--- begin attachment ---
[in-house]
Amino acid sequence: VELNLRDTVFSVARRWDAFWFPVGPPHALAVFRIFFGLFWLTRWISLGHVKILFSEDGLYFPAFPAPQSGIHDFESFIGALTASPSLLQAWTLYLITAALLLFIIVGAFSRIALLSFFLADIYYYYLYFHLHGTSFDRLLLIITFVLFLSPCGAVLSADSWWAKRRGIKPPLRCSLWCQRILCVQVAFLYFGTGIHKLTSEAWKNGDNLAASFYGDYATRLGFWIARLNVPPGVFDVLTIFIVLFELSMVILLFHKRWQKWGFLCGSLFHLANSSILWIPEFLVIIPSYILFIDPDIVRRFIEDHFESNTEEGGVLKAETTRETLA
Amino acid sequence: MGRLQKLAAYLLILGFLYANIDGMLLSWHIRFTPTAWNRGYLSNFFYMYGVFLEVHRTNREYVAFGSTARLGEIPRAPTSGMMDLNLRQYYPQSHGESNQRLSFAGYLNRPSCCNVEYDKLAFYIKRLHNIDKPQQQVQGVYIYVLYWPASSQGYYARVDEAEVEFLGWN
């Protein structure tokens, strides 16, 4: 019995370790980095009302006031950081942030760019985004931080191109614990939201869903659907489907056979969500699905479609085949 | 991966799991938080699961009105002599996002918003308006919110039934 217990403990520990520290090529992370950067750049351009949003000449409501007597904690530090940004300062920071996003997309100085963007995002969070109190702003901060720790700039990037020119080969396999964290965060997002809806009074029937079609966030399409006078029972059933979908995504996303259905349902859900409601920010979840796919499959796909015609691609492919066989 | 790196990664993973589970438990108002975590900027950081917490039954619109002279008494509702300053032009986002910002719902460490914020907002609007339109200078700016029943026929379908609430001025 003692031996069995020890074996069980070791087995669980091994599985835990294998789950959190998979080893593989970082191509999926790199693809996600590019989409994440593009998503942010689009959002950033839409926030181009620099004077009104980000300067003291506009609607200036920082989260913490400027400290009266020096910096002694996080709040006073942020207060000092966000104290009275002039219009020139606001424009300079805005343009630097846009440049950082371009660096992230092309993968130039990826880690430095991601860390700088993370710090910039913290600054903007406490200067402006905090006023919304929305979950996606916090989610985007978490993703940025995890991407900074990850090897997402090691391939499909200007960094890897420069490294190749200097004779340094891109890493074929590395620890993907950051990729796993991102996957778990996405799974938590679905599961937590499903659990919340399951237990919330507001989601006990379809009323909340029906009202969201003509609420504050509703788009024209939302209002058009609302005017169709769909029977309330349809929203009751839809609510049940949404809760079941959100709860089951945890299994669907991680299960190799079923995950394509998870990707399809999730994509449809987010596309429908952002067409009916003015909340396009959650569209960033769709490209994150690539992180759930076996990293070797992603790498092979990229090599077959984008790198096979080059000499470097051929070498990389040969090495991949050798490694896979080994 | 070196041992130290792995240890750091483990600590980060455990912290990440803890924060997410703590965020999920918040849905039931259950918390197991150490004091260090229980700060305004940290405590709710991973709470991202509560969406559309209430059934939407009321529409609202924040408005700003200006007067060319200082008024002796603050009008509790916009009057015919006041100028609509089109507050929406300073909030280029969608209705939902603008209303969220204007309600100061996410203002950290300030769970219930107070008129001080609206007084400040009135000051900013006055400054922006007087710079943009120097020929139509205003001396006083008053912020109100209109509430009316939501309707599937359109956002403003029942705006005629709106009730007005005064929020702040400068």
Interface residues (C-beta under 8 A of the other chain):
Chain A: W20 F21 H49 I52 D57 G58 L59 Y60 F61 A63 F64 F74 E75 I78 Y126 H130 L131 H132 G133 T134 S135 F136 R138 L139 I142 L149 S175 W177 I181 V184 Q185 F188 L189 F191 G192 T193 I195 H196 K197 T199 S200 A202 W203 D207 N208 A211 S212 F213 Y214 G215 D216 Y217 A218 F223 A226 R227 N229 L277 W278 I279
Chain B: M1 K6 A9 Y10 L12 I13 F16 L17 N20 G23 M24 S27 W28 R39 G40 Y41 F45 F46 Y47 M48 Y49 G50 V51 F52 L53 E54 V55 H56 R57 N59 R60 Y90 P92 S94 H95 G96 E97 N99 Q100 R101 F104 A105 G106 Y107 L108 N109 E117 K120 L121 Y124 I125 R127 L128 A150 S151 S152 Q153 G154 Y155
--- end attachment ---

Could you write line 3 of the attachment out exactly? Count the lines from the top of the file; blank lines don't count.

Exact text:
Amino acid sequence: MGRLQKLAAYLLILGFLYANIDGMLLSWHIRFTPTAWNRGYLSNFFYMYGVFLEVHRTNREYVAFGSTARLGEIPRAPTSGMMDLNLRQYYPQSHGESNQRLSFAGYLNRPSCCNVEYDKLAFYIKRLHNIDKPQQQVQGVYIYVLYWPASSQGYYARVDEAEVEFLGWN